Well, first, it’s obvious you don’t live in the northern Midwest. Water is EXPENSIVE in Montana, North and South Dakota, Wyoming, Colorado, Utah, Arizona and New Mexico, and parts of Nebraska. Secondly, I doubt the fracking crews will be buying liquid nitrogen. It’s far easier to compress it on site, as needed. That not only eliminates the cost of shipping, it also eliminates most of the cost of storing the stuff. Thirdly, the entire expense of recycling/cleaning fracking fluid will be eliminated, cutting expenses far more than manufacturing liquid nitrogen would raise it.

D.J. Hawkins
Reply to  Les Johnson
November 10, 2014 3:47 pm

Boiloff rates for decent storage tanks are more like 1% per day.

Björn from Sweden
November 7, 2014 4:40 pm

This sounds very very dangerous, the liquids are deadly when cold and deadly when they explode, and also a risk of asphyxiation.
But I know very little about this technology, I could be completely wrong, just my gut feeling.

Reply to  Björn from Sweden
November 7, 2014 6:14 pm

Nitrogen is inert and it doesn’t explode. It CAN displace air, of course. The extreme low temperature is a risk and piping and equipment is insulated.

Björn from Sweden
Reply to  PiperPaul
November 8, 2014 2:07 am

Oh, I thought N2 at minus 300 something making contact with several hundred degrees warmer surroundings would expand the gas. Maybe Im wrong.
There are lots of youtube videos of exploding nitrogen.

Reply to  PiperPaul
November 8, 2014 6:17 am

For Bjorn from Sweden: I guess this depends on how ‘explosion’ is defined. Normally I associate the word with high heat and very high pressure travelling fast. Rapidly expanding nitrogen could asphyxiate bystanders and make them cold.

Reply to  PiperPaul
November 8, 2014 7:56 am

Nine men died in Kilgore when a N2 frac went bad.

Reply to  PiperPaul
November 10, 2014 9:56 am

“Nitrogen is inert.” Umm, no. I don’t think that’s what you meant to say. However it is not explosive, as you have stated.
Argon is inert. I don’t know what it would take to liquify argon since I do not know it’s boiling point off hand. However it does make up a wee bit under 1% of the atmospheric gases (not counting water vapor), which means it is present in air at a higher concentration than CO2. Would it be useful for fracking? No idea.

D.J. Hawkins
Reply to  PiperPaul
November 10, 2014 3:55 pm

Can’t find that on the ‘net. Got a source?

November 7, 2014 4:44 pm

The volume and pressures are impressive with a typical well fracking…. Connecting up to 16 tractor trailer sized pumps and piping to a well head that delivers 300 gpm @ 20,000 to 30,000 psi and up to a million gallons of water is flat out impressive.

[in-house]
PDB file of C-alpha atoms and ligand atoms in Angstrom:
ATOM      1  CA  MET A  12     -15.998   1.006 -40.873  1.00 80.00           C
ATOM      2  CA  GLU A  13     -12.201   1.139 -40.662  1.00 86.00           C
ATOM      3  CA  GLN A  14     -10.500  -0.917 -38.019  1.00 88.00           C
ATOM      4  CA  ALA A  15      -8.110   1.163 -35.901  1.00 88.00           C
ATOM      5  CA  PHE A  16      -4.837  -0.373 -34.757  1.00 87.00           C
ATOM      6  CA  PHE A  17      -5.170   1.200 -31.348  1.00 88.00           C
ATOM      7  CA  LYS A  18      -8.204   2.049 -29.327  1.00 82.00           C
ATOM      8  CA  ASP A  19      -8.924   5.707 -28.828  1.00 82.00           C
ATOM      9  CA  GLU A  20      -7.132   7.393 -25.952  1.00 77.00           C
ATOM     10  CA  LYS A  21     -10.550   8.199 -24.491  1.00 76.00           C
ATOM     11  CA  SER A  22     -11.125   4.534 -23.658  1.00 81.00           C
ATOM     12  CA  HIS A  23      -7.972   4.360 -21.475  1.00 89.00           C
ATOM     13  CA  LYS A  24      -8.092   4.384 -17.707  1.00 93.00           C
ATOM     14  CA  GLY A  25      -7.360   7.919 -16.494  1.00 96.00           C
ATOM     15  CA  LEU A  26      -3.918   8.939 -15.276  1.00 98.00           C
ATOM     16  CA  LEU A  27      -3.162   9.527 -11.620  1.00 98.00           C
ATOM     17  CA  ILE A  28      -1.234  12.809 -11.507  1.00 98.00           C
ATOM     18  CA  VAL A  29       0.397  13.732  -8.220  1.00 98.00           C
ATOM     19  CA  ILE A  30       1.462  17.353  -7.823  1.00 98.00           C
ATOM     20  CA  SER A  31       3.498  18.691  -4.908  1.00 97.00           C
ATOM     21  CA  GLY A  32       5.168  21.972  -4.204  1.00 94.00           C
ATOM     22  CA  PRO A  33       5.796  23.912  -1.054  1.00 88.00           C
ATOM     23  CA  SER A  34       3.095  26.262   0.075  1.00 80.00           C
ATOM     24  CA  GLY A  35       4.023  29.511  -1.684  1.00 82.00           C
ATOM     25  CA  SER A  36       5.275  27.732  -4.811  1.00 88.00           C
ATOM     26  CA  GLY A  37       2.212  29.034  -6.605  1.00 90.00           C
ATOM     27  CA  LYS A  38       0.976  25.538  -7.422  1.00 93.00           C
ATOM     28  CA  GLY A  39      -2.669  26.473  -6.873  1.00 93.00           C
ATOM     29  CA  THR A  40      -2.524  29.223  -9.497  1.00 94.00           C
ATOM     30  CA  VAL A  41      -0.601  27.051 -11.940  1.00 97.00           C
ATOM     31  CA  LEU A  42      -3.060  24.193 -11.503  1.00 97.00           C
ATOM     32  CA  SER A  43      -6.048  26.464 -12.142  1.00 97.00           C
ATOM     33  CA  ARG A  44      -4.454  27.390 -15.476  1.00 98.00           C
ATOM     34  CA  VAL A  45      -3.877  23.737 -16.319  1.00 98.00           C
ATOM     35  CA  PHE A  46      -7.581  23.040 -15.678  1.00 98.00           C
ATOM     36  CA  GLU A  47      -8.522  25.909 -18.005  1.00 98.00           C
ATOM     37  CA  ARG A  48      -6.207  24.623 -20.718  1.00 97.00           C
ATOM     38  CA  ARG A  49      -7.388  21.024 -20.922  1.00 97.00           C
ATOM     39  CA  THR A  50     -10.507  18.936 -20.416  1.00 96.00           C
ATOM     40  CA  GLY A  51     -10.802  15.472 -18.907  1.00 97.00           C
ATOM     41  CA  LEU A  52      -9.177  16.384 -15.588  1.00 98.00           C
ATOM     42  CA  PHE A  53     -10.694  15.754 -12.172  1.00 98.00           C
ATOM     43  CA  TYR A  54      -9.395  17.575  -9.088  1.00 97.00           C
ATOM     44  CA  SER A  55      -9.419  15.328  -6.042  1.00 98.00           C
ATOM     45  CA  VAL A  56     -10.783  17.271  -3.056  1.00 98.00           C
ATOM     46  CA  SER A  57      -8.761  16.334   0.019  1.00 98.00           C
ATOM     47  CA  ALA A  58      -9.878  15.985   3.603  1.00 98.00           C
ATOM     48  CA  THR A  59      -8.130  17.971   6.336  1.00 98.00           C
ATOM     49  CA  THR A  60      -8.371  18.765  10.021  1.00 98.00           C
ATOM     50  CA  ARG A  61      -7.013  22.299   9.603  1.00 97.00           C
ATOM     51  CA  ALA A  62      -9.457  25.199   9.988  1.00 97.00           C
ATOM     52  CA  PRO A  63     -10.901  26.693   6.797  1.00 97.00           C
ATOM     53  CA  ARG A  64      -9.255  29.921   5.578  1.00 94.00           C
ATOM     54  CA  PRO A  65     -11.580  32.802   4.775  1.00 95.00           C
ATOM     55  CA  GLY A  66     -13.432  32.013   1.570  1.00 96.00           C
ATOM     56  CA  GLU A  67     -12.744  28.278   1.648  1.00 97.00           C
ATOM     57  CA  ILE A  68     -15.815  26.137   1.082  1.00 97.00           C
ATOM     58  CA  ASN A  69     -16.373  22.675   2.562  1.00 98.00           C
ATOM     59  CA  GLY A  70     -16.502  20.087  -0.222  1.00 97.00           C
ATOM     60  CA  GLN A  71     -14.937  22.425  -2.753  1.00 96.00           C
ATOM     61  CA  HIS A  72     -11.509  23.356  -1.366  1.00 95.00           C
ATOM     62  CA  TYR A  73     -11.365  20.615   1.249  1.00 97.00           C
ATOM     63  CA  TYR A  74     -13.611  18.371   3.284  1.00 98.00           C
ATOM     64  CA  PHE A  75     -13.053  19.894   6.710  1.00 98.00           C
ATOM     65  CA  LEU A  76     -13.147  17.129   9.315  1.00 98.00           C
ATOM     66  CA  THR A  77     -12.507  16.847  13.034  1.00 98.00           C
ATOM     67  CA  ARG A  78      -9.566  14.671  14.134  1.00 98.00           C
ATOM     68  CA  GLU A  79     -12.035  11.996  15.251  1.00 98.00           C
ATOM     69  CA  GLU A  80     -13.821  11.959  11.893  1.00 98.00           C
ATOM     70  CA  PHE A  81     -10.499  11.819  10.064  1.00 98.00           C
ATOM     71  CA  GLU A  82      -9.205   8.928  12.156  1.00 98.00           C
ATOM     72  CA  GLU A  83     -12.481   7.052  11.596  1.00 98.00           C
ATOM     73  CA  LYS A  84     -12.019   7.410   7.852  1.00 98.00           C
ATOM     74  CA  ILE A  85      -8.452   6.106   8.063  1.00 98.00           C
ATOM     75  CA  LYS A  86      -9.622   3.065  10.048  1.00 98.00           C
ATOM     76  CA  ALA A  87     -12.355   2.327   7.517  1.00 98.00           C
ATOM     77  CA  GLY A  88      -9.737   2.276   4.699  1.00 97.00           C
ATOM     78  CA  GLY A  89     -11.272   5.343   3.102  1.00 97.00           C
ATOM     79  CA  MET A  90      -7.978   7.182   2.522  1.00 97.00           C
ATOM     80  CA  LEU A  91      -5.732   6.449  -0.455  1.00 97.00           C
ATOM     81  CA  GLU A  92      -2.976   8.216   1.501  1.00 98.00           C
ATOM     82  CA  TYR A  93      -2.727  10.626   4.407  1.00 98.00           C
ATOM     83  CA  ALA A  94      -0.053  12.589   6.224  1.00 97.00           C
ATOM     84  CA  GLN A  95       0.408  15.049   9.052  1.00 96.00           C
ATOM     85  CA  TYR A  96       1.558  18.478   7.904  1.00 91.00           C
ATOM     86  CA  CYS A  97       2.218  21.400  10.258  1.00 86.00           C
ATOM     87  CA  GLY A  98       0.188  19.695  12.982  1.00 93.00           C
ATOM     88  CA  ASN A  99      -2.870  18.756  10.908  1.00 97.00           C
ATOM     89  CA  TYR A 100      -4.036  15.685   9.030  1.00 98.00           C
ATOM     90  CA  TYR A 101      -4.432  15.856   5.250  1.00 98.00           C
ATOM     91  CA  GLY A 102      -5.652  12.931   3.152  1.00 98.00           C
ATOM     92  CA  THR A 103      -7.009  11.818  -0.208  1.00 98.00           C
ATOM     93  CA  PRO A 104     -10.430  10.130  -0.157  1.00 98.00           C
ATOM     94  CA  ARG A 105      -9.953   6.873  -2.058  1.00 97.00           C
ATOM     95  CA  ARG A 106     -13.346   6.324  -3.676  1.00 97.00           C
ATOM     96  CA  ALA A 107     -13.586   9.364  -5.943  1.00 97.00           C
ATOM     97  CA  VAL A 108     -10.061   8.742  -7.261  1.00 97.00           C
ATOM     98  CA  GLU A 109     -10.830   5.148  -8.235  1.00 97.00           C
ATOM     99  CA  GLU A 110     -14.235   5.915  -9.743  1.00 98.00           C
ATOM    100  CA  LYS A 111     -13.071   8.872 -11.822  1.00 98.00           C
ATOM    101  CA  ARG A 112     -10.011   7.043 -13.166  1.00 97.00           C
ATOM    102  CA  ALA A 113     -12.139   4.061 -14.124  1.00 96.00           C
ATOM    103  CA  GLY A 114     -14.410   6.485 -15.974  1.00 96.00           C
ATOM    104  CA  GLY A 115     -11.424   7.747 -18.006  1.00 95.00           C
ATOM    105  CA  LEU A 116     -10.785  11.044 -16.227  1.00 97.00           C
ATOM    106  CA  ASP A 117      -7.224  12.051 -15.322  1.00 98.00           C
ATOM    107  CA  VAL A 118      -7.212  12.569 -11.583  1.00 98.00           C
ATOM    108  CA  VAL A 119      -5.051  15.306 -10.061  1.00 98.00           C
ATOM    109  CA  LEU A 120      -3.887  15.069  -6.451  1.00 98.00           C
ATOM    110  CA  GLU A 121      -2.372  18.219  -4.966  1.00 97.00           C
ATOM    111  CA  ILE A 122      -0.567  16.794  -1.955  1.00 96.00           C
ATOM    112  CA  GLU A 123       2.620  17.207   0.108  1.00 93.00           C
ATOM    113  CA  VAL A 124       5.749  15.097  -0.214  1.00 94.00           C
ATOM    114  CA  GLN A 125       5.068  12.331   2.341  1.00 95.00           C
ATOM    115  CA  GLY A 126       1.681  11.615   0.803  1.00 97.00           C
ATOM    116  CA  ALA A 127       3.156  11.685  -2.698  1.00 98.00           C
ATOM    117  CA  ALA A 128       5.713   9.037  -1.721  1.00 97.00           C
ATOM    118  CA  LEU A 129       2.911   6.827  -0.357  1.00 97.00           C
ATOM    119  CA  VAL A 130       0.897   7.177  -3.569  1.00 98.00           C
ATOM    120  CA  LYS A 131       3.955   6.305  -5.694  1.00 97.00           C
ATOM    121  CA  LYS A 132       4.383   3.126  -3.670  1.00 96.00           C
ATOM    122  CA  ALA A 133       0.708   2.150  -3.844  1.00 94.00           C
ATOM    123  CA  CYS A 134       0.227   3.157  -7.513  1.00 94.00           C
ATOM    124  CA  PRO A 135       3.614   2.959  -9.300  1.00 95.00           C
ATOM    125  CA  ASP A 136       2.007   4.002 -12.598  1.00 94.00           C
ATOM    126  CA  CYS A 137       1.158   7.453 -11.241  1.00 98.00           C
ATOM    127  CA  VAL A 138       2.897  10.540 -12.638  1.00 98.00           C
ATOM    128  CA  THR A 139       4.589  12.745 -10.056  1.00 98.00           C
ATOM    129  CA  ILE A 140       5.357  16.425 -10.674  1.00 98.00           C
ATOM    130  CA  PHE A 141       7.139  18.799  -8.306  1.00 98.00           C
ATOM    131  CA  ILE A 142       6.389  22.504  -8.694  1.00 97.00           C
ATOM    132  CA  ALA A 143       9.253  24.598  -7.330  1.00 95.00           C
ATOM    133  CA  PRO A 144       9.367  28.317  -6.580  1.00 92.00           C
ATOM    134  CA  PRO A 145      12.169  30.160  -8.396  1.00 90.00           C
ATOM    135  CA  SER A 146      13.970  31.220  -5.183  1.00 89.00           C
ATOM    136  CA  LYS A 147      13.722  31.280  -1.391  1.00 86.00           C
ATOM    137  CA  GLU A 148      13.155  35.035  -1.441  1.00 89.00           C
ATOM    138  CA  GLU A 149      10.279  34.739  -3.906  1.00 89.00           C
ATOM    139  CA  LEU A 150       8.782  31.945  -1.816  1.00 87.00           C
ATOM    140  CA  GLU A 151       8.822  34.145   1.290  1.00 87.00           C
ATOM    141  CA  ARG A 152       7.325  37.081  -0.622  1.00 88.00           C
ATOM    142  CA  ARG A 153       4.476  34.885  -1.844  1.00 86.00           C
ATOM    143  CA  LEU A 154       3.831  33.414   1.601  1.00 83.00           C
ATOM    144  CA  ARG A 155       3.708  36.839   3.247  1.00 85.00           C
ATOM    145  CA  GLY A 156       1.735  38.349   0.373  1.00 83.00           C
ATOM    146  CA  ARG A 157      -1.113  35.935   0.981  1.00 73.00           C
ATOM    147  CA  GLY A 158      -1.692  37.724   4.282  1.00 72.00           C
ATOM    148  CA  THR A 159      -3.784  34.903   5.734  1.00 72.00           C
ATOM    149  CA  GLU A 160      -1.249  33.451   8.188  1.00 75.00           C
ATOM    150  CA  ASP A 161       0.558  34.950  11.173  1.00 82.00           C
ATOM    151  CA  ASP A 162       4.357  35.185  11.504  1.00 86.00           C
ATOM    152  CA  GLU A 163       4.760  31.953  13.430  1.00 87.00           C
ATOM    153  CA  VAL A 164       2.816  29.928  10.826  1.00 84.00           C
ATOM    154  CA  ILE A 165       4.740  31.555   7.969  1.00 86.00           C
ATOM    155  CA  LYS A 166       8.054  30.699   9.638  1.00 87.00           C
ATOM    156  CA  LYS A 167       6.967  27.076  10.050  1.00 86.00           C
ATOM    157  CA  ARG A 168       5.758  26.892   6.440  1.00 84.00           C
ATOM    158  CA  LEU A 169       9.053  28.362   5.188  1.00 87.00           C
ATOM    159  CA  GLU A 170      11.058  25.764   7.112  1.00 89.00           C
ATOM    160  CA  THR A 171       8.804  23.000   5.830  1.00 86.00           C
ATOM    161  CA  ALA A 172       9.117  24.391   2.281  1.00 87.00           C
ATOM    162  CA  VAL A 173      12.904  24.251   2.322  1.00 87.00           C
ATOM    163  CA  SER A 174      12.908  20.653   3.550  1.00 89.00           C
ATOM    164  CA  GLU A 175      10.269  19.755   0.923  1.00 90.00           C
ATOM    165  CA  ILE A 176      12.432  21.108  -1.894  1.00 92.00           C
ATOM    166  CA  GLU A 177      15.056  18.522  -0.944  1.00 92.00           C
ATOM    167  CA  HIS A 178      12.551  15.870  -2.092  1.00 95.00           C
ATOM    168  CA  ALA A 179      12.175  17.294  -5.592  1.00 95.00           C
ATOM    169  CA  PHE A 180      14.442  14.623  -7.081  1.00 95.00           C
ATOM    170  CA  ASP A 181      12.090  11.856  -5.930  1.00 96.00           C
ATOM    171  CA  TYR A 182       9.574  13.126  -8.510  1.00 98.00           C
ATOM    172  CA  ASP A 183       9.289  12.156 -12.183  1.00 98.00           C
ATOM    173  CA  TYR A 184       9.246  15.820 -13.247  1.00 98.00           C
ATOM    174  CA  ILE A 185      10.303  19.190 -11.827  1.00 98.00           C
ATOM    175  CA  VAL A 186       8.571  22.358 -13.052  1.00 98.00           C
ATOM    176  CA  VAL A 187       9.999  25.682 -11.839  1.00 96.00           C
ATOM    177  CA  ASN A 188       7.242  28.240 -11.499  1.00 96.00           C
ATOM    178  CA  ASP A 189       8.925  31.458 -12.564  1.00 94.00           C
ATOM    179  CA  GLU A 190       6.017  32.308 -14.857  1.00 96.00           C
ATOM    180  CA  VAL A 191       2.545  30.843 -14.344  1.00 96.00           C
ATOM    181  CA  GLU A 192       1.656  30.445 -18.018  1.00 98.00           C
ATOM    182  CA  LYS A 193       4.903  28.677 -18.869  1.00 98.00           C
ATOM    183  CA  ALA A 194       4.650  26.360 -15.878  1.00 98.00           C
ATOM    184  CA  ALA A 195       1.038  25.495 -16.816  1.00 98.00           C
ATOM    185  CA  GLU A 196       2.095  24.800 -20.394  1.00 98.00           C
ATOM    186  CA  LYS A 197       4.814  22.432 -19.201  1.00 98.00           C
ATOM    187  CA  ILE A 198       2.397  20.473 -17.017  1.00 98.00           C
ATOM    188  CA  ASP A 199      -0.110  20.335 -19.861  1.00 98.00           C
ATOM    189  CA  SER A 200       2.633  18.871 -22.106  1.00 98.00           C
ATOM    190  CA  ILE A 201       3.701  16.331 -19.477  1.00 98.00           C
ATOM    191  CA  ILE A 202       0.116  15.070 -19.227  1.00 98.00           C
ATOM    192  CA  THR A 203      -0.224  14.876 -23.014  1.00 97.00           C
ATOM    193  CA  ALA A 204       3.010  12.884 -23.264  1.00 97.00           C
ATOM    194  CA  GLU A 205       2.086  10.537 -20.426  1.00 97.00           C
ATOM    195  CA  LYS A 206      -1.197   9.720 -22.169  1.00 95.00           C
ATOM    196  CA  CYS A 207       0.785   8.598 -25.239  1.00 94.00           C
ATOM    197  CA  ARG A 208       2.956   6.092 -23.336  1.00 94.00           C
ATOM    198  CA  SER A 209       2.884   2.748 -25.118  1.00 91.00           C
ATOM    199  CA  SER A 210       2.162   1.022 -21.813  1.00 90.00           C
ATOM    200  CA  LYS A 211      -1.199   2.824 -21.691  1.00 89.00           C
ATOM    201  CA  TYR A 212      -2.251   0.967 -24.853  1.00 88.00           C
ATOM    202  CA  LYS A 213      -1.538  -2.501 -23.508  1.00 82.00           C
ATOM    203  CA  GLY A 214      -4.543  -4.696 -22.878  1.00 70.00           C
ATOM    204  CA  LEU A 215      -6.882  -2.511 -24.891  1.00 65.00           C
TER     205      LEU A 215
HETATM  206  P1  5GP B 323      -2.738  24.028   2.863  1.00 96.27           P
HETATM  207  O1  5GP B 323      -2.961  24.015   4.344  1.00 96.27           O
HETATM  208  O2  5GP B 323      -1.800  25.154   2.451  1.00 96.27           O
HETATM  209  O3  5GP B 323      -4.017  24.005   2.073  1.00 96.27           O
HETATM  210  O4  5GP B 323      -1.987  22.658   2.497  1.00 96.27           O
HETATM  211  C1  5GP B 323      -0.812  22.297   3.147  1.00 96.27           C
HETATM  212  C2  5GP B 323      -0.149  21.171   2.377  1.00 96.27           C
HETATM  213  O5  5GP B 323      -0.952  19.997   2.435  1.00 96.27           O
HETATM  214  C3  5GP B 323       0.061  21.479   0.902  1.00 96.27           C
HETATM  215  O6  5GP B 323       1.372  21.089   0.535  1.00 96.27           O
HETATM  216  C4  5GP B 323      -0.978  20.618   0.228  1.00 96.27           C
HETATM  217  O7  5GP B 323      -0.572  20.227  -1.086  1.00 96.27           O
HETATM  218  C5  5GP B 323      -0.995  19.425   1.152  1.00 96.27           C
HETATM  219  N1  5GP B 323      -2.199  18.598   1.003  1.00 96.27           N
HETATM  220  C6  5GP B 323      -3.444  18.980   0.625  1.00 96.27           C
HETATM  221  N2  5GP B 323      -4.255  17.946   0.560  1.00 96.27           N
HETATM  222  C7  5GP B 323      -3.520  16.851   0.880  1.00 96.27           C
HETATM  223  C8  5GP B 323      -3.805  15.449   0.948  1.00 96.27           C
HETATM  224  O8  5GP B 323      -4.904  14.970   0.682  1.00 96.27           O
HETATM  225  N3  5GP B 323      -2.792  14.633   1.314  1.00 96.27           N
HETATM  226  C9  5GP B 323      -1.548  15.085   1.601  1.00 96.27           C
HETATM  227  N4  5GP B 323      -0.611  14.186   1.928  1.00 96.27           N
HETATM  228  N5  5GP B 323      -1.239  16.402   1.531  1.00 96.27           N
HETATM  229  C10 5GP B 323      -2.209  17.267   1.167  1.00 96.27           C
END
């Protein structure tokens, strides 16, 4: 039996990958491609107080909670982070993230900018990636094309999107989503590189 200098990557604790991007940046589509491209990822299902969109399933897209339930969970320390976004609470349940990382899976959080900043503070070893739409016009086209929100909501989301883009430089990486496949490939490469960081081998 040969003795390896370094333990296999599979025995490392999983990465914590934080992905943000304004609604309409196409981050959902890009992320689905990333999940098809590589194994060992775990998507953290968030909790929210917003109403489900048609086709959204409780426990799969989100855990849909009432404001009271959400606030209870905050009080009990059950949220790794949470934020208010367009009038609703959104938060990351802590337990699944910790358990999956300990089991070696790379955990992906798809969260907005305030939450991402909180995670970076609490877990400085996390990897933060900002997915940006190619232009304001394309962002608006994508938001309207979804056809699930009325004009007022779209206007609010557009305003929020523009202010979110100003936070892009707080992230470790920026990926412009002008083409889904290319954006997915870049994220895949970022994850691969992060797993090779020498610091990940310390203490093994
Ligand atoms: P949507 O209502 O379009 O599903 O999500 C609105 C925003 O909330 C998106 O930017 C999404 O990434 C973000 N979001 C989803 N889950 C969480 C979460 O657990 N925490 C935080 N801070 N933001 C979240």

Does the compressibility of liquid N2, match water?
A million gallons of liquid N2 would be need to be made and stored in some huge cryo tanks . not to mention the boil-off would be going on all over the site and down the well.
Crude oil prices are down to 78 bucks at the moment…. (won’t stay there for long)

Reply to  upcountrywater
November 7, 2014 6:19 pm

It wouldn’t surprise me to hear that vacuum jacket-insulated piping is used as much as possible near and down the well. The largest practical cryogenic tanks are 13,000USG. They have dual wall insulation, if I remember correctly (I may be thinking of liquid hydrogen though).

Reply to  PiperPaul
November 8, 2014 1:25 am

All cryogenic tanks are double wall with a vacuum drawn in space and as small amount of standoffs to support the inner tank as possible .

November 7, 2014 4:45 pm

“the proof of the pudding is in the eating”

November 7, 2014 4:50 pm

So many old and new alternatives with human initiatives. Just one old one using the largest natural CO2 reservoir in the world! Please don’t tell anybody how much pure CO2 we have in the USA and what we can use it for.

Reply to  7814
November 7, 2014 5:32 pm

Please don’t tell anybody how much pure CO2 we have in the USA
Amazing. and the EPA is trying to regulate CO2 from power plants, ignoring a much, much larger source.
Nero passing regulations on the size of candles used in the palace, to prevent Rome from burning.

Reply to  ferdberple
November 7, 2014 7:41 pm